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superfluous
used in Moby Dick

4 uses
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Definition
more than is needed, desired, or required
  • Only some thirty arid summers had he seen; those summers had dried up all his physical superfluousness.
    Chapters 25-27 -- Postscript; Knights and Squires; Knights and Squires (12% in)
  • On his long, gaunt body, he carried no spare flesh, no superfluous beard, his chin having a soft, economical nap to it, like the worn nap of his broad-brimmed hat.
    Chapters 16-18 -- The Ship; The Ramadan; His Mark (34% in)
  • In the first place, it may be deemed almost superfluous to establish the fact, that among people at large, the business of whaling is not accounted on a level with what are called the liberal professions.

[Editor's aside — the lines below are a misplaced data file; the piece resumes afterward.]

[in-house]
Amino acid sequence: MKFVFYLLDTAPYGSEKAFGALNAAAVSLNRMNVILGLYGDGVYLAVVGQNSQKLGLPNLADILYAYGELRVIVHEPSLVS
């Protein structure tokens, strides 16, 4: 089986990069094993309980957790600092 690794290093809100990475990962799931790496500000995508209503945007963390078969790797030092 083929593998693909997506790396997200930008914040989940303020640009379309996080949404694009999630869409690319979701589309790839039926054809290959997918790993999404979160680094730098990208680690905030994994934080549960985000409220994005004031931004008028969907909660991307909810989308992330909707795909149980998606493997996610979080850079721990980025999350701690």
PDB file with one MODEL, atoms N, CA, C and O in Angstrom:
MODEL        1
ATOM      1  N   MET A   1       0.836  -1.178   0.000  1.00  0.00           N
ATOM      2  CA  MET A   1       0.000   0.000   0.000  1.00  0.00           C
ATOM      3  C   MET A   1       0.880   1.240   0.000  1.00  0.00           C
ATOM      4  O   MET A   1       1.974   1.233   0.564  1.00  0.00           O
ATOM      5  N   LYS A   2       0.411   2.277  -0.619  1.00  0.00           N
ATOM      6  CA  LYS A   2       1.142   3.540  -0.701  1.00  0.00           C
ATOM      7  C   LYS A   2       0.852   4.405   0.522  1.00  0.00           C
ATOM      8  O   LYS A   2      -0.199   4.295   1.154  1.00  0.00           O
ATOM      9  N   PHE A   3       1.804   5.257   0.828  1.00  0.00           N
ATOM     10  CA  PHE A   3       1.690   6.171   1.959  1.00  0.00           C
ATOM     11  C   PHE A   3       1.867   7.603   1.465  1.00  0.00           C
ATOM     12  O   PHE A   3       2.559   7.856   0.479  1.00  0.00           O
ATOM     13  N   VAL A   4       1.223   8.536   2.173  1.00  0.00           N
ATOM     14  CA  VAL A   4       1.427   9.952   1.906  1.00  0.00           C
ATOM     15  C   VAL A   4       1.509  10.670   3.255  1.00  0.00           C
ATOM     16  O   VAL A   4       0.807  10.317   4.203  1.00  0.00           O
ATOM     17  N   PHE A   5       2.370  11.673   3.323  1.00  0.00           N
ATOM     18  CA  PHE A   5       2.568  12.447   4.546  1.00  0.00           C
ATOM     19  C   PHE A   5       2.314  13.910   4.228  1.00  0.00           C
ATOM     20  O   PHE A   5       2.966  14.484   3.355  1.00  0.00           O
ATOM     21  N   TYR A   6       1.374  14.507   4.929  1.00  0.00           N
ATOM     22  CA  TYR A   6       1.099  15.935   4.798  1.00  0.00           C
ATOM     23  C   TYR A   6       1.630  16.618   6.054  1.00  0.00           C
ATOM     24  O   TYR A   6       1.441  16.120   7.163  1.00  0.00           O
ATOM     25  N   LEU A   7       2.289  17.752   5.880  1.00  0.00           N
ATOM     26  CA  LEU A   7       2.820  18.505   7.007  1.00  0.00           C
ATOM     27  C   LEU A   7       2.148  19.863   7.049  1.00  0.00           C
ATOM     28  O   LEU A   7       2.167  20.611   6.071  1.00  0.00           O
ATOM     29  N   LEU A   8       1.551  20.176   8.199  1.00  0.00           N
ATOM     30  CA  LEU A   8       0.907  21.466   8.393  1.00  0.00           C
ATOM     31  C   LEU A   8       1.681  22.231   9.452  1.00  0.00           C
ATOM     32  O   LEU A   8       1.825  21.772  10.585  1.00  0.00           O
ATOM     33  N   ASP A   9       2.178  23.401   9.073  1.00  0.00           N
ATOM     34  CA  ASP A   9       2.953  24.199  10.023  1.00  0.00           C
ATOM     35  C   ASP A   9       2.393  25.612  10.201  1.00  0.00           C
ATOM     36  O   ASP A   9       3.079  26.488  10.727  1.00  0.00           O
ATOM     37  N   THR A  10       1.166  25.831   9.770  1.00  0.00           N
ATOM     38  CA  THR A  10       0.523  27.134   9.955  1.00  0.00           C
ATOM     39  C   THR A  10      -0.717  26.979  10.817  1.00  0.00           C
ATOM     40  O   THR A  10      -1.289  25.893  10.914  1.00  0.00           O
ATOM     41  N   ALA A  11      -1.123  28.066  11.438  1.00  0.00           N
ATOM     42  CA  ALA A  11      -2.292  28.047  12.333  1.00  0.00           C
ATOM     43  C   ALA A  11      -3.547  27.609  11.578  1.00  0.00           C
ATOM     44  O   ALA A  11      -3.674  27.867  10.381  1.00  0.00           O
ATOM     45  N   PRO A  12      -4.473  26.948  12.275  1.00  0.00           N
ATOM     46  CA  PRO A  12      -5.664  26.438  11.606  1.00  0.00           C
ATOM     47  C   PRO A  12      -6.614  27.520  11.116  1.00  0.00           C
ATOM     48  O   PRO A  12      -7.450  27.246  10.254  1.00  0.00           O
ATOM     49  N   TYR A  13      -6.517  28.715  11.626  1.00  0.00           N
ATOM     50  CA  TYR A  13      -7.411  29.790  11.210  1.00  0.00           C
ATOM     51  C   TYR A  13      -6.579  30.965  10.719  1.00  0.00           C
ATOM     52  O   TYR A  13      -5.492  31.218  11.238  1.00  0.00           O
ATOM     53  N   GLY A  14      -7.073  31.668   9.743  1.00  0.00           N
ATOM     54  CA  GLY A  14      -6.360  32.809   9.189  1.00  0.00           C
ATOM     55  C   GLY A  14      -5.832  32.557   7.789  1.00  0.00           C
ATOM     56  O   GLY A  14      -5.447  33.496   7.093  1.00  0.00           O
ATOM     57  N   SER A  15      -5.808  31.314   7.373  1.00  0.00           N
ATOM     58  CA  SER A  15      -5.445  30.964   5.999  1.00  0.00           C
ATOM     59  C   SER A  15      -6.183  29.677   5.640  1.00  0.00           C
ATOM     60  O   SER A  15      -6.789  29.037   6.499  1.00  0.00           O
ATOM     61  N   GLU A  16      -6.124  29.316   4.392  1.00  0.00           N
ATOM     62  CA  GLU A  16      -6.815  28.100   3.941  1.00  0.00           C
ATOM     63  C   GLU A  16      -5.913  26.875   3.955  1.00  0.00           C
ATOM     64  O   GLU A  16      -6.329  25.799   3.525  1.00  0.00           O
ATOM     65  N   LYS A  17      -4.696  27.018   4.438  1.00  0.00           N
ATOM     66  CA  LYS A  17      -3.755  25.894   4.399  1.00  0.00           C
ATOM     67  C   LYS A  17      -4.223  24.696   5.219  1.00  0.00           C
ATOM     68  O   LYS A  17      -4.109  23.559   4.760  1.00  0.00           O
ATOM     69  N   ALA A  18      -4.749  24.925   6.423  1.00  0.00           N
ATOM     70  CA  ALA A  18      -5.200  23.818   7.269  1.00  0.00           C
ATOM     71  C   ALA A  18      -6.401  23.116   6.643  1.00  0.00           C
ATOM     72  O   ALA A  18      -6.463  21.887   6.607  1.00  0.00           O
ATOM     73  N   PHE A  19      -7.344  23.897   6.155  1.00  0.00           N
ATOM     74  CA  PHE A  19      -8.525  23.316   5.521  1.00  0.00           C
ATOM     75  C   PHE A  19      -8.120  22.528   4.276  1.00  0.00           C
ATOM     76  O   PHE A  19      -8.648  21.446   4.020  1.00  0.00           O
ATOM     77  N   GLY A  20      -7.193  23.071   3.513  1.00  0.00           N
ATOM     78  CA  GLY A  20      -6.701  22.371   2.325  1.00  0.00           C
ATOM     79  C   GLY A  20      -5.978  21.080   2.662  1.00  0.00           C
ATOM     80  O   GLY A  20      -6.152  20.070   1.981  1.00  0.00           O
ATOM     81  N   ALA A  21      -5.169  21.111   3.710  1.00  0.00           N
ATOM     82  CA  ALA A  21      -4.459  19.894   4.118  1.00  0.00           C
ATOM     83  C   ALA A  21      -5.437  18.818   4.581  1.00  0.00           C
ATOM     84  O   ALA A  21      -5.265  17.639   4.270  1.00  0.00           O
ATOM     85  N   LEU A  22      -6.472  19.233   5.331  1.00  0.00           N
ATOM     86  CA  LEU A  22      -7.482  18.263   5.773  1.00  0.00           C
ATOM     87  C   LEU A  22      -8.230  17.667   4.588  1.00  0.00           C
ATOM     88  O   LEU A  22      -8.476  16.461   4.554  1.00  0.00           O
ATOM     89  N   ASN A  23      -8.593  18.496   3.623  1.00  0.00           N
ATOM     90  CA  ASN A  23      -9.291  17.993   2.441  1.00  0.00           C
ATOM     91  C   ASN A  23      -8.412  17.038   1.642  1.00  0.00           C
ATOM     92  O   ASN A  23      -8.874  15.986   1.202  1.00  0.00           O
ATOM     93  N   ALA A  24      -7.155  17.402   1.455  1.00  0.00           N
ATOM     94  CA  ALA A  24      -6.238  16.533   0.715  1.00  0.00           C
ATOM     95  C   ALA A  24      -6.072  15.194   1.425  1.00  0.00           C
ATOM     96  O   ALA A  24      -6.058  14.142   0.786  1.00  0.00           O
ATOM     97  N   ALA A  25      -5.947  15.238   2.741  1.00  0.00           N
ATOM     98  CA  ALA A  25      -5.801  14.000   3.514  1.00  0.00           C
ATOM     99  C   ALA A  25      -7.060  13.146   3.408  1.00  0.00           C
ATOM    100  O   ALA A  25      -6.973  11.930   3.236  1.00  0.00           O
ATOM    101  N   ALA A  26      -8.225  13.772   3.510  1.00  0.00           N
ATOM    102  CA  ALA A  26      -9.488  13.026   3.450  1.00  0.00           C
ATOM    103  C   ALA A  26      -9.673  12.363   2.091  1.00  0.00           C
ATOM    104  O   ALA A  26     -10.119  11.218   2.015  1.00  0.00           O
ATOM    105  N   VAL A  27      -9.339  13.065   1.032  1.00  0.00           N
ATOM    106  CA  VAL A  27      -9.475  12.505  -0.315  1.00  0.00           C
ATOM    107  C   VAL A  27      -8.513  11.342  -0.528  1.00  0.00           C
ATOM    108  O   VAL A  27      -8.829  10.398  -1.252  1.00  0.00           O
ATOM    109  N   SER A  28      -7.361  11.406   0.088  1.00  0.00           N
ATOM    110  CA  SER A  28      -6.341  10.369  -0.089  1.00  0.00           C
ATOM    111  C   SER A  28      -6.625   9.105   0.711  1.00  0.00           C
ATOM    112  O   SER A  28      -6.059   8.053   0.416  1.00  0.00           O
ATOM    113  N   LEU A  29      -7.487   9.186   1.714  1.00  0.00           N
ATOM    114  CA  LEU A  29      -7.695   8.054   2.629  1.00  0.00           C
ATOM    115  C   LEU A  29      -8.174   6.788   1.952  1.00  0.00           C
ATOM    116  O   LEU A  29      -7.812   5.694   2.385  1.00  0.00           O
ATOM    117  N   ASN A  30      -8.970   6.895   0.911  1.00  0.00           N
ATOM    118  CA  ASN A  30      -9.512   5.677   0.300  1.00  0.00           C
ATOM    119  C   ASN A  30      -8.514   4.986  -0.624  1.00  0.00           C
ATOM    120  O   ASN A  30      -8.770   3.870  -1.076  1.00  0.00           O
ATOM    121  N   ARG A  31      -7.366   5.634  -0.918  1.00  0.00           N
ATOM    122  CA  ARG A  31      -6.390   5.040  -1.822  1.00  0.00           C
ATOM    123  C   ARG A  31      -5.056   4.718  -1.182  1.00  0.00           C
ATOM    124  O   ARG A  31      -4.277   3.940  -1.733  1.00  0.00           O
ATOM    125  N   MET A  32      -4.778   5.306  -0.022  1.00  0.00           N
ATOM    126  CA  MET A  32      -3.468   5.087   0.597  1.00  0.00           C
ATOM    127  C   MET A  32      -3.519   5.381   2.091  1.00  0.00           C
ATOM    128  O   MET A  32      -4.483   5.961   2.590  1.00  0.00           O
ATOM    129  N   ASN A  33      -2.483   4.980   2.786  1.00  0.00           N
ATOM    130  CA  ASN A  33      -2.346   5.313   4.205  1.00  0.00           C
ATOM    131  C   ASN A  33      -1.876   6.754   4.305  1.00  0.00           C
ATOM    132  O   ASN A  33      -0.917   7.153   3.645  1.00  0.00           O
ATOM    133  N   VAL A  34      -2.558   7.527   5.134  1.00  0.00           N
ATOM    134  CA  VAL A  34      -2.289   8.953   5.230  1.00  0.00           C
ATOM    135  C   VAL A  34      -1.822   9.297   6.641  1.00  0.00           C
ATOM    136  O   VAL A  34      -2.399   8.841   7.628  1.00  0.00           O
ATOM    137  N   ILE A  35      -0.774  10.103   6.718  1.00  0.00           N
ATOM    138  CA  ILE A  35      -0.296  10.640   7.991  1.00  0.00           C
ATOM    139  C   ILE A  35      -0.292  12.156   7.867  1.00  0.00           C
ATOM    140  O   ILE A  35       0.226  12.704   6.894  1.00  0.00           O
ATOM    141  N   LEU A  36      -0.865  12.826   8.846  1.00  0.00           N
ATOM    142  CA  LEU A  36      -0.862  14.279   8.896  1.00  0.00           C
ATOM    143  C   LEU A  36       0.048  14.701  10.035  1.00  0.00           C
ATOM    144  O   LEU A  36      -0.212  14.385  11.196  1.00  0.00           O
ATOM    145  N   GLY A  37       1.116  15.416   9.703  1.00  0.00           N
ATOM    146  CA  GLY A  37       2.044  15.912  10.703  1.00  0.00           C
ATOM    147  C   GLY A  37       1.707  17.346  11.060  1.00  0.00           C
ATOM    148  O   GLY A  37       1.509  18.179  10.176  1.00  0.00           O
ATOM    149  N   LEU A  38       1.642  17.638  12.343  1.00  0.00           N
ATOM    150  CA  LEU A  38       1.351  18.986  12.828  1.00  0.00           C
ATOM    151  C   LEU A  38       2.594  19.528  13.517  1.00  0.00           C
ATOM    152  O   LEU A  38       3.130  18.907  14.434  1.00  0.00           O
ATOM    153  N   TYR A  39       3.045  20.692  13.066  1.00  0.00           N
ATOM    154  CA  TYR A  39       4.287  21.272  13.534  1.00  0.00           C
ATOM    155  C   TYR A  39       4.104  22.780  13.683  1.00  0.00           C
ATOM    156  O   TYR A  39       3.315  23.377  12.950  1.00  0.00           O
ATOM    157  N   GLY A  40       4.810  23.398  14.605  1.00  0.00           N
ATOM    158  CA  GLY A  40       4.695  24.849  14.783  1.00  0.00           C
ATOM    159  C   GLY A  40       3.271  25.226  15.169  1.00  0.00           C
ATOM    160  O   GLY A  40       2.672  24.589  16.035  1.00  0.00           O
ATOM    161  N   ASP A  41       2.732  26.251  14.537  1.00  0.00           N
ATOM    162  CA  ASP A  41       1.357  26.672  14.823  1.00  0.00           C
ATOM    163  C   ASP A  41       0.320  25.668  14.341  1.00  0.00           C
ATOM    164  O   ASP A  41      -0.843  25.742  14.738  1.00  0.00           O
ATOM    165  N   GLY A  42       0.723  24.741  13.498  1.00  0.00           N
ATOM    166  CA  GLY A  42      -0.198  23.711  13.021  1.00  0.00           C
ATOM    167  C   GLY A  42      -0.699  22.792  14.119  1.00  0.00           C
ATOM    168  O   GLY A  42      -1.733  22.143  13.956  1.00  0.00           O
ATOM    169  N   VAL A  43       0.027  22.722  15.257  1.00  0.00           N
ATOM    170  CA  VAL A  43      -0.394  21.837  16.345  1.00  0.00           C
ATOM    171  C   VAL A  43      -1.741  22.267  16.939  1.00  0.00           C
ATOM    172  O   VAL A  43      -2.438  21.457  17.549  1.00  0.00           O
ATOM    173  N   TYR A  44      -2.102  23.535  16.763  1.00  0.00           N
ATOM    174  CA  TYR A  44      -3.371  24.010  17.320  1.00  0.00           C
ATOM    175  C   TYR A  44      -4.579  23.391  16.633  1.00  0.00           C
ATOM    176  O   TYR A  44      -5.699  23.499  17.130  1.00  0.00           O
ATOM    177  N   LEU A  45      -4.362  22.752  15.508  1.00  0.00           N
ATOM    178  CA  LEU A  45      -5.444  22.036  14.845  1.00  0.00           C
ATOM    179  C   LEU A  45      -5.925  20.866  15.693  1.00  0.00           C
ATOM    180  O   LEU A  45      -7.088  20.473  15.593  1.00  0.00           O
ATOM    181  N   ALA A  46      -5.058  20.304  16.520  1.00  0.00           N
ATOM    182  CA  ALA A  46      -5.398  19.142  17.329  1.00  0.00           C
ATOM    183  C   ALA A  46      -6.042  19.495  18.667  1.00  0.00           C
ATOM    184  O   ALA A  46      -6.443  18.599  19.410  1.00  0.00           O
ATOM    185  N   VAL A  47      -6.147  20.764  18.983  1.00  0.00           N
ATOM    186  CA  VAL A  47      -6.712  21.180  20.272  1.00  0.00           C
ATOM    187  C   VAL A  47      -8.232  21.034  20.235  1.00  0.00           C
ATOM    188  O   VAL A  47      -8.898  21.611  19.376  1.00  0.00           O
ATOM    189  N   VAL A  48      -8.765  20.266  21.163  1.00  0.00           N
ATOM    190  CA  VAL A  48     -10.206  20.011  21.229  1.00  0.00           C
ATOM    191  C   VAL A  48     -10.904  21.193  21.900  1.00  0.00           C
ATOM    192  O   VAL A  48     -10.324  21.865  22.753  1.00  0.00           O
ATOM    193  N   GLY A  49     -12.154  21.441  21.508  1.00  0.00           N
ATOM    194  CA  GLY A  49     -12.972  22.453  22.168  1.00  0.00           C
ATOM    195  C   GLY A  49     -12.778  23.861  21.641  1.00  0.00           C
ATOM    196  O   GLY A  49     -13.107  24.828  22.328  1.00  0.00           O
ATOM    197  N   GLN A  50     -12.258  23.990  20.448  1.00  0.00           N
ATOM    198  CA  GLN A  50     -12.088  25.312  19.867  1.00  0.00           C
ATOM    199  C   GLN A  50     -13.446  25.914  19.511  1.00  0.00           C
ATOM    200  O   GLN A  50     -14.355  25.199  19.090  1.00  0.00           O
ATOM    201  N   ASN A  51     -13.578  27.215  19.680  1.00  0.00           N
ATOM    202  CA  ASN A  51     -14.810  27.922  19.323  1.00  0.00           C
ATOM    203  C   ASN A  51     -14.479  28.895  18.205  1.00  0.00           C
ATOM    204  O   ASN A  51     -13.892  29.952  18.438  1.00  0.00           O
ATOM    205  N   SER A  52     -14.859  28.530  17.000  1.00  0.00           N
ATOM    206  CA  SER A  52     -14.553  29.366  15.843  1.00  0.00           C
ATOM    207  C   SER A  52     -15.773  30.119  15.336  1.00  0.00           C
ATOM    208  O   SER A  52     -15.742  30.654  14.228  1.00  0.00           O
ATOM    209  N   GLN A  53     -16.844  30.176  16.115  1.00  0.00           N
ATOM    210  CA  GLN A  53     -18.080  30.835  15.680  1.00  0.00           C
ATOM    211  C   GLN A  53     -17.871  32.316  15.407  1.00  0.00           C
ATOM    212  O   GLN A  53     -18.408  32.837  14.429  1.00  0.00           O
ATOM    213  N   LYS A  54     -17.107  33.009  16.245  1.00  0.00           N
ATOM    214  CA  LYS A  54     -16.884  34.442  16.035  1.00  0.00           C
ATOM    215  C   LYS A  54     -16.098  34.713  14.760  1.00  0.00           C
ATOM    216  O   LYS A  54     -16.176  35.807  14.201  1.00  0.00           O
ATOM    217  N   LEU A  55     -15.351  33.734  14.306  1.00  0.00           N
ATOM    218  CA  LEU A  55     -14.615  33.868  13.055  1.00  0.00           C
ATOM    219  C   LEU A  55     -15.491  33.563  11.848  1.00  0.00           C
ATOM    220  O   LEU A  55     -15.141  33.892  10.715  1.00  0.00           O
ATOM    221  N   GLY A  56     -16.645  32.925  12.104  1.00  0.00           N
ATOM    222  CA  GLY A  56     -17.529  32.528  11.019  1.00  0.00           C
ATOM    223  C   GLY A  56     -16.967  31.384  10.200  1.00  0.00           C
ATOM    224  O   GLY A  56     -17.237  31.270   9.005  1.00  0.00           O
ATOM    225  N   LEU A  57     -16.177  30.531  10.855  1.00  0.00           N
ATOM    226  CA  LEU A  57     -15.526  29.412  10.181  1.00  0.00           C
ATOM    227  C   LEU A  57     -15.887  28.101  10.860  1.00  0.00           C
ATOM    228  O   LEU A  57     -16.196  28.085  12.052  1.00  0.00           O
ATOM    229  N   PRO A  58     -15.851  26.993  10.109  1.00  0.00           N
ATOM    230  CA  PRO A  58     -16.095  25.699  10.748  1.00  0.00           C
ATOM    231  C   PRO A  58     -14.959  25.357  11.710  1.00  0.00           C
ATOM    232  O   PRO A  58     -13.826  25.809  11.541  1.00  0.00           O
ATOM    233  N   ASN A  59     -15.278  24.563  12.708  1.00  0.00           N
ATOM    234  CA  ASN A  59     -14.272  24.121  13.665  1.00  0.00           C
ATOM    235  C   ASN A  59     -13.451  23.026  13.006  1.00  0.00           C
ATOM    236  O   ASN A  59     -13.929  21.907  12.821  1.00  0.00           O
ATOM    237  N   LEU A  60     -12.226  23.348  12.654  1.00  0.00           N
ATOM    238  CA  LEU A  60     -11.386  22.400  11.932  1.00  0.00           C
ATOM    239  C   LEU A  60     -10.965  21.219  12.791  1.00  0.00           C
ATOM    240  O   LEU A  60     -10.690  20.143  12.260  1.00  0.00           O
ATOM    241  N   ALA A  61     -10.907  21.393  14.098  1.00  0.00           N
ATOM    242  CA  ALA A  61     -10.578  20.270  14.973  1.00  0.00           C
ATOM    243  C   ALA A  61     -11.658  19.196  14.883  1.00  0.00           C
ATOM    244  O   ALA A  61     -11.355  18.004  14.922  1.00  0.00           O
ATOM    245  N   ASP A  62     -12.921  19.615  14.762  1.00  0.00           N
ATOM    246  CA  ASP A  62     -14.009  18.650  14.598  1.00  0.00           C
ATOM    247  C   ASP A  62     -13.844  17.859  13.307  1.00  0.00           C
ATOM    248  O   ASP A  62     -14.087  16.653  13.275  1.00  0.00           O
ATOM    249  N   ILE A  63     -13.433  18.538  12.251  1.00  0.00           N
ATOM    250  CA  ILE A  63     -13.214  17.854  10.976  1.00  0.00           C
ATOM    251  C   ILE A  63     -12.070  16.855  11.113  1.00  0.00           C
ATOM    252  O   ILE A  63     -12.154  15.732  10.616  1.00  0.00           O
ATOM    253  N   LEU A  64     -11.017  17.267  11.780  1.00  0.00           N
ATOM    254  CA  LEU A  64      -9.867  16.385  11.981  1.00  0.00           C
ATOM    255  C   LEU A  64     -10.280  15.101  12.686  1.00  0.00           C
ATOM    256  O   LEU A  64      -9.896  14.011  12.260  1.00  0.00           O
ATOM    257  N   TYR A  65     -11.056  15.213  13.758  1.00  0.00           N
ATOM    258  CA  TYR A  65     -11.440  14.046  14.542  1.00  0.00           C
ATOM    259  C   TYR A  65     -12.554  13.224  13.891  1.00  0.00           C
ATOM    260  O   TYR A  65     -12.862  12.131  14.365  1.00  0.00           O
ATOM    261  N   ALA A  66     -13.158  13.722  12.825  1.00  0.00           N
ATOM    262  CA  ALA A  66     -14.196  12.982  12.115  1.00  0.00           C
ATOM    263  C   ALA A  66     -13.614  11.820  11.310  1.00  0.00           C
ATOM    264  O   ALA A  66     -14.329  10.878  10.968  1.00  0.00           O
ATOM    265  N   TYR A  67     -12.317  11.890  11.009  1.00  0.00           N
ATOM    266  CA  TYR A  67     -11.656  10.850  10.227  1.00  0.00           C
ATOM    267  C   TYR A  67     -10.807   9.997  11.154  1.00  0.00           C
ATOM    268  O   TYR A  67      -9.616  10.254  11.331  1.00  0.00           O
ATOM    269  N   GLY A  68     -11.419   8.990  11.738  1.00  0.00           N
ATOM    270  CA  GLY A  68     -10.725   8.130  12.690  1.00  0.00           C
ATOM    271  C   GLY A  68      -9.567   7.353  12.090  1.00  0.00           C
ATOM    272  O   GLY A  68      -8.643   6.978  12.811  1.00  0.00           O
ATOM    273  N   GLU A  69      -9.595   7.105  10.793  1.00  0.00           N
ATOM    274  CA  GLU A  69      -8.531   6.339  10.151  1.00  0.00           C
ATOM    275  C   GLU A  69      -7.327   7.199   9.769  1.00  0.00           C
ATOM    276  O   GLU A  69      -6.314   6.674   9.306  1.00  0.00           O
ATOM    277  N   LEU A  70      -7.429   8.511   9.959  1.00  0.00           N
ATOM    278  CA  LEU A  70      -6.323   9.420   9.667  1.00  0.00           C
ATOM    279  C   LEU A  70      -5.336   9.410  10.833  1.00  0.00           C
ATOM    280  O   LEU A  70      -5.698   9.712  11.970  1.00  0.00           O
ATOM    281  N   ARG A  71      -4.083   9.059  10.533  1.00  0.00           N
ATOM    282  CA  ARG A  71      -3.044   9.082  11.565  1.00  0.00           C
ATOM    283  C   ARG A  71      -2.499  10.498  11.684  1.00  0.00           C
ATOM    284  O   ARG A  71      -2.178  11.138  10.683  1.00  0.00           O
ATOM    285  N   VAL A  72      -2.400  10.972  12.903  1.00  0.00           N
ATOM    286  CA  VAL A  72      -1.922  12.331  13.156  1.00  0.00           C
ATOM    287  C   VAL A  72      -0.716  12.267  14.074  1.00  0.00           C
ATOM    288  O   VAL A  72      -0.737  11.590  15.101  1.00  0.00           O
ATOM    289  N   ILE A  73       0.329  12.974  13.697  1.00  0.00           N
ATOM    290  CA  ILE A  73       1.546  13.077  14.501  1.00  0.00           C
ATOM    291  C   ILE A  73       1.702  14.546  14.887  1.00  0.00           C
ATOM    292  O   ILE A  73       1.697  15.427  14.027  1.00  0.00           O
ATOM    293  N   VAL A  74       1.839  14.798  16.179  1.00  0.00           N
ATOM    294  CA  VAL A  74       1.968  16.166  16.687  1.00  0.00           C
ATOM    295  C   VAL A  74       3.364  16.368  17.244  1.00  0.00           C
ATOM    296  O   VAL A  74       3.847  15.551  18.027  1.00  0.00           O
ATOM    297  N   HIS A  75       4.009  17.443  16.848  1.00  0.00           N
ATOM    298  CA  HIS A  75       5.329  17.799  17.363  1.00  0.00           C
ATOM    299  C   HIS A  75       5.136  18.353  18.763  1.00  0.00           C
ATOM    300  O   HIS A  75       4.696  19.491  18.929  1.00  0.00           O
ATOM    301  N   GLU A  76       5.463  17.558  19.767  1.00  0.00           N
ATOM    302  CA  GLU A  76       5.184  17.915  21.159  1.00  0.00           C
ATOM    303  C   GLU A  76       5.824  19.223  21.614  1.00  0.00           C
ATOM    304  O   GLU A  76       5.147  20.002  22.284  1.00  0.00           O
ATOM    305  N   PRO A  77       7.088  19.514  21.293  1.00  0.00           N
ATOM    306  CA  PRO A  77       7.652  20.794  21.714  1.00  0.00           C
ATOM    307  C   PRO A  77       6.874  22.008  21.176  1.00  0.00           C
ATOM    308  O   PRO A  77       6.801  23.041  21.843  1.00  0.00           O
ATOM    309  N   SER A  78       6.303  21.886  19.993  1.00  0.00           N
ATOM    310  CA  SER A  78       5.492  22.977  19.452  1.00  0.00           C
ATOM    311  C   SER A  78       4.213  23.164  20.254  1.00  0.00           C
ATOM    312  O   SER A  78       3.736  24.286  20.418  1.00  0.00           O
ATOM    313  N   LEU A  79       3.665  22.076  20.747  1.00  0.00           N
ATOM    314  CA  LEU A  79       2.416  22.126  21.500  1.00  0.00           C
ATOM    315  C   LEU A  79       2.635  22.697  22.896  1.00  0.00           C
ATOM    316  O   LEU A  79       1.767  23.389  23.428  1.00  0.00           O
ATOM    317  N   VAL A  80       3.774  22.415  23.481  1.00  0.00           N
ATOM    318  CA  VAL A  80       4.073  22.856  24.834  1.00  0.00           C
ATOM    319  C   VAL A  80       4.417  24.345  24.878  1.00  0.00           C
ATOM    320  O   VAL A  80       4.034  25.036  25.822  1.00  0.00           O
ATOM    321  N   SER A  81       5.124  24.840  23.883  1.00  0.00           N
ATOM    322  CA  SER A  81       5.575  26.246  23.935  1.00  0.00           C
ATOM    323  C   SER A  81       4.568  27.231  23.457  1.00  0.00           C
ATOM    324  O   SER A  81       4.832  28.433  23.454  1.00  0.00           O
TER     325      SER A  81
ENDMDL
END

Chapters 22-24 -- Merry Christmas; The Lee Shore; The Advocate (56% in)
  • If I say, that in any creature breathing is only a function indispensable to vitality, inasmuch as it withdraws from the air a certain element, which being subsequently brought into contact with the blood imparts to the blood its vivifying principle, I do not think I shall err; though I may possibly use some superfluous scientific words.
    Chapters 85-87 -- The Fountain; The Tail; The Grand Armada (4% in)

There are no more uses of "superfluous" in Moby Dick.

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